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Home >Technology >Tech-news >Wikipedia edit-a-thons: Fighting the fake news menace, one edit at a time

Last month, two dozen-odd people assembled at Amnesty International India’s office in Bengaluru with a common cause: to create new entries, and update the ones that exist, on women human rights defenders across India on the English Wikipedia.

Amnesty’s #BraveEdit campaign followed day-long training to edit content on the platform in accordance with guidelines followed by the Wikipedia community. The exercise involves close attention to detail, research, corroboration of facts based on secondary sources, and satisfying a set of pre-requisite criteria to legitimize an entry. From Tongam Rina, a journalist working in Arunachal Pradesh, to Jagmati Sangwan, a Haryana-based activist, the names added in the edit-a-thon threw light on unsung heroes working in obscure corners of the country at grave risk to their lives. As many as 20 chapters of Amnesty worldwide participated in the edit-a-thon, aiming at gender balance in their national contexts.

Wikipedia is an ubiquitous source of information about anything under the sun. From school projects to quick fact-checks, the uses of Wikipedia are many—as are its abuses, since it is an open-source platform, edited by members of the public. For this reason, Wikipedia should be consulted with caution, though there are checks and balances to tackle plagiarism, distortion of facts and toxic biases.

Apart from possible misinformation, diversity of representation is a lingering problem. About 20% of the entries on the English Wikipedia are about women and only 9% of its editors, globally, are women. In India, the figure stands at a pitiful 3%. Feminism In India, a digital portal, has been organizing edit-a-thons since 2016. “Our focus is to reduce the gender gap, increase content on women and marginalized groups, as well as the number of women editors," says Japleen Pasricha, founder and editor-in-chief of the platform, on email. “We pick a theme every month: women in science, women in tech, women in sports, women in law, and so on."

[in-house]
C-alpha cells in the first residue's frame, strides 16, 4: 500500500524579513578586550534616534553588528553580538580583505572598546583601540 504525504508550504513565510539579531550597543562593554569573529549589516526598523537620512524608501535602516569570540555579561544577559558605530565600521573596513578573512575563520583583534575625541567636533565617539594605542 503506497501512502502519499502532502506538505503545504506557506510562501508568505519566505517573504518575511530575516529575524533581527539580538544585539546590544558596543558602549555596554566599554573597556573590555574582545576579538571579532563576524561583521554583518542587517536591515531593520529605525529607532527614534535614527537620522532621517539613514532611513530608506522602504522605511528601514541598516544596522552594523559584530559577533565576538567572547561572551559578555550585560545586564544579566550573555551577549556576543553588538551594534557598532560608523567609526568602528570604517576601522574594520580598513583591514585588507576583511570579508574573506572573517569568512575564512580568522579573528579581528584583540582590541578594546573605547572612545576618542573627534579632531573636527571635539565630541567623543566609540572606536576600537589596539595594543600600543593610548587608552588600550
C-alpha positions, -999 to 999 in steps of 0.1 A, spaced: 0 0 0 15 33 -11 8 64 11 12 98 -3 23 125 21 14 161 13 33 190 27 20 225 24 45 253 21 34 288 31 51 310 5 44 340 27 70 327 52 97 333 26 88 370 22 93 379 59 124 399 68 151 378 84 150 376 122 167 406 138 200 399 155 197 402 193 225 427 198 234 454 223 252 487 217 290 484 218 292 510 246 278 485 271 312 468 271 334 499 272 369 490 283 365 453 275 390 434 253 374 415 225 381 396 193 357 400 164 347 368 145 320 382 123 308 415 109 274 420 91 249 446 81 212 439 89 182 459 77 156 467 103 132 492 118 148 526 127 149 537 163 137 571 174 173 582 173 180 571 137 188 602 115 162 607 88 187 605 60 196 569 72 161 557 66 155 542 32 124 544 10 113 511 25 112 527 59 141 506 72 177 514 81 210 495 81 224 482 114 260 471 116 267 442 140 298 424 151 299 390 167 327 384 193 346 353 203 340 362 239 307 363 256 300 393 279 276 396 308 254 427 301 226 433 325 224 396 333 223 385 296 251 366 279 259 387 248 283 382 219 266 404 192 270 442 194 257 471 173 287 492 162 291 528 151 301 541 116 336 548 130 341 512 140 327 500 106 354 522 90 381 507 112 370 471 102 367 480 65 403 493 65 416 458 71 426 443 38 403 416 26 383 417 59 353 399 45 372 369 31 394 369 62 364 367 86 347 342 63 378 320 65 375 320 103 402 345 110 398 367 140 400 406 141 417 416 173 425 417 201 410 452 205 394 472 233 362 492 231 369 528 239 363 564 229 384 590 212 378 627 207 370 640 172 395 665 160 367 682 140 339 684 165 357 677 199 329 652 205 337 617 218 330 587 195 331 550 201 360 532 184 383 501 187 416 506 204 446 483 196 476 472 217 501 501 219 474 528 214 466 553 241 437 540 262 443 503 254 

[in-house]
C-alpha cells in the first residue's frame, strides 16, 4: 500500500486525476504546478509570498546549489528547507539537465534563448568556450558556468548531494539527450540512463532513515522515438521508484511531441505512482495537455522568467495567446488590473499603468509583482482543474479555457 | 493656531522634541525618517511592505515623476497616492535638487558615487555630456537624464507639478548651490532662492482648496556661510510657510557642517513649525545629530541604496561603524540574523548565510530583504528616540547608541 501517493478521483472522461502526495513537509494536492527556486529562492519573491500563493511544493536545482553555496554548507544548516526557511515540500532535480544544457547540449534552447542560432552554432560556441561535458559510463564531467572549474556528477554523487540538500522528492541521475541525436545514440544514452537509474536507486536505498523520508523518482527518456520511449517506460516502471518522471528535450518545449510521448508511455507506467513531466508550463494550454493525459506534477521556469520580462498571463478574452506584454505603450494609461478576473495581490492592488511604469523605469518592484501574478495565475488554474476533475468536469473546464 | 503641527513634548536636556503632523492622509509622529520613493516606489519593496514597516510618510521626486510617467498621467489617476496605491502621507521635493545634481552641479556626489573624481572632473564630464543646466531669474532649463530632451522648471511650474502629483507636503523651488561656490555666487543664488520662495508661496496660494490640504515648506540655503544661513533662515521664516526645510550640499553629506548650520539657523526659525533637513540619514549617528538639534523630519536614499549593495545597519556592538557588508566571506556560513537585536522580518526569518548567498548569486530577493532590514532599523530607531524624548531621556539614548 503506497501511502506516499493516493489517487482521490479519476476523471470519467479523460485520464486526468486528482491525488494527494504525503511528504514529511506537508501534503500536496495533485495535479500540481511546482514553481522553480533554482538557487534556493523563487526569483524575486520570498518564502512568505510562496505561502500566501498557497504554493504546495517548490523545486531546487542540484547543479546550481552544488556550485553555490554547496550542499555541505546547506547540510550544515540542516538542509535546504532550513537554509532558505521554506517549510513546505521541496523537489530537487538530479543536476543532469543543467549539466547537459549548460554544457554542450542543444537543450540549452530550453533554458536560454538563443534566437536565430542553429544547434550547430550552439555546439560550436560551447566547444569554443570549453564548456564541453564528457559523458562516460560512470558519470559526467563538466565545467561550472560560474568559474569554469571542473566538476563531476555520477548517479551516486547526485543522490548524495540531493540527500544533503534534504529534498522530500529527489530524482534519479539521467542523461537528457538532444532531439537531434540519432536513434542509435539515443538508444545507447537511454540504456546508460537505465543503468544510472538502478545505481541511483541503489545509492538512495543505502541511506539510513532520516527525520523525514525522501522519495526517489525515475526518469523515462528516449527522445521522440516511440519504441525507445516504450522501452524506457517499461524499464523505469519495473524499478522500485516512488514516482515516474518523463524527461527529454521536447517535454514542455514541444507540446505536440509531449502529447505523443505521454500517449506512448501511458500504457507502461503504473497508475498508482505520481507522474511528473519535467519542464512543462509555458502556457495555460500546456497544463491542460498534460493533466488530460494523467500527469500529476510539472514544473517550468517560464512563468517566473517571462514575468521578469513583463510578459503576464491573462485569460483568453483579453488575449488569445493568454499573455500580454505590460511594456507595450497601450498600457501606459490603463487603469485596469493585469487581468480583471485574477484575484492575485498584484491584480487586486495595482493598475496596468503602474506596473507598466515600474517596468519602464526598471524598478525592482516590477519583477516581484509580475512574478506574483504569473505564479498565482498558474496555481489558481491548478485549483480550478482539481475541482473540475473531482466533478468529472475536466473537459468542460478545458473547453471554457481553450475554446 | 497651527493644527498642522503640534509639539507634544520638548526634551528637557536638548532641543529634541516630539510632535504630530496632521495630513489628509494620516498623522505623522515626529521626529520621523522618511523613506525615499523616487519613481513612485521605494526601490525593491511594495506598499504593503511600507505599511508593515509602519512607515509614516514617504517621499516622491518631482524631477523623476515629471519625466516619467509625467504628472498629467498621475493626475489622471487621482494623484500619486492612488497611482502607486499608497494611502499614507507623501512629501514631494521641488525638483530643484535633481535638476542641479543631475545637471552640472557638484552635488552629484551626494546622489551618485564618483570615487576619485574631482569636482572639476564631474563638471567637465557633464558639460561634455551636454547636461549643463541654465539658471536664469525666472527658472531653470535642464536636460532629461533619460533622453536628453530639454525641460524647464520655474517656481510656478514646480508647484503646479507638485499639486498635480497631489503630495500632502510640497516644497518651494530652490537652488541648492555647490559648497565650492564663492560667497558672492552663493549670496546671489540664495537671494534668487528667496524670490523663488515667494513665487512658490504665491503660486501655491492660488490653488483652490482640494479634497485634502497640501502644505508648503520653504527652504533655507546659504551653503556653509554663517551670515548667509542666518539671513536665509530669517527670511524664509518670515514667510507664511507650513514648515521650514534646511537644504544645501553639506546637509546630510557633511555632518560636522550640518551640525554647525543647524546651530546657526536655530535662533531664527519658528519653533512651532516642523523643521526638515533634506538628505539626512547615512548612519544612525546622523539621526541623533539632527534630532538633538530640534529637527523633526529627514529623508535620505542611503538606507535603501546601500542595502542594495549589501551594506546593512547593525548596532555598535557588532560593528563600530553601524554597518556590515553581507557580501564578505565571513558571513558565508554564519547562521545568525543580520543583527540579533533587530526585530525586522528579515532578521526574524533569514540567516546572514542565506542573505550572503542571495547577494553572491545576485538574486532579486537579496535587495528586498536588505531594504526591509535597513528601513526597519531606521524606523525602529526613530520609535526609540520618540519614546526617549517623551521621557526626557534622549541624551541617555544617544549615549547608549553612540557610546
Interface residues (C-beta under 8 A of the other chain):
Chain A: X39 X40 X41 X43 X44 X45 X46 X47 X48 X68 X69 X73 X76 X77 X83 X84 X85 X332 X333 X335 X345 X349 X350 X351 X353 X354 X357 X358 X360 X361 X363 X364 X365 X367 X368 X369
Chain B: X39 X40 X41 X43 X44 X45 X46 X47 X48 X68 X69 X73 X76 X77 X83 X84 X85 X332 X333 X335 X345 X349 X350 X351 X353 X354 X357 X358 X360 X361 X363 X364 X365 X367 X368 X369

The English Wikipedia has many hawk-eyed digital warriors to prevent vandalism of articles. On the top page of the website, which few of us spend time on as our landing page is usually through a search engine, discussion forums are constantly abuzz. Big-ticket profiles are kept locked to prevent tampering—Narendra Modi’s page on the English Wikipedia, for example.

Amnesty’s edit-a-thon was facilitated by The Centre for Internet & Society (CIS), Bengaluru. “The purpose of Wikipedia is to educate, not advocate," says Tito Dutta of CIS. “It’s not a platform to present original research." For an article to be approved to go live on the English Wikipedia, it has to pass a host of tests—of notability, verifiability, conflict of interest, neutrality, and so on. An article is also a work in progress. As Dutta says, it’s always “agile", with the possibility of new information being added over the years. In the age of fake news and misinformation, regular edit-a-thons are crucial to keeping cyber hygiene.

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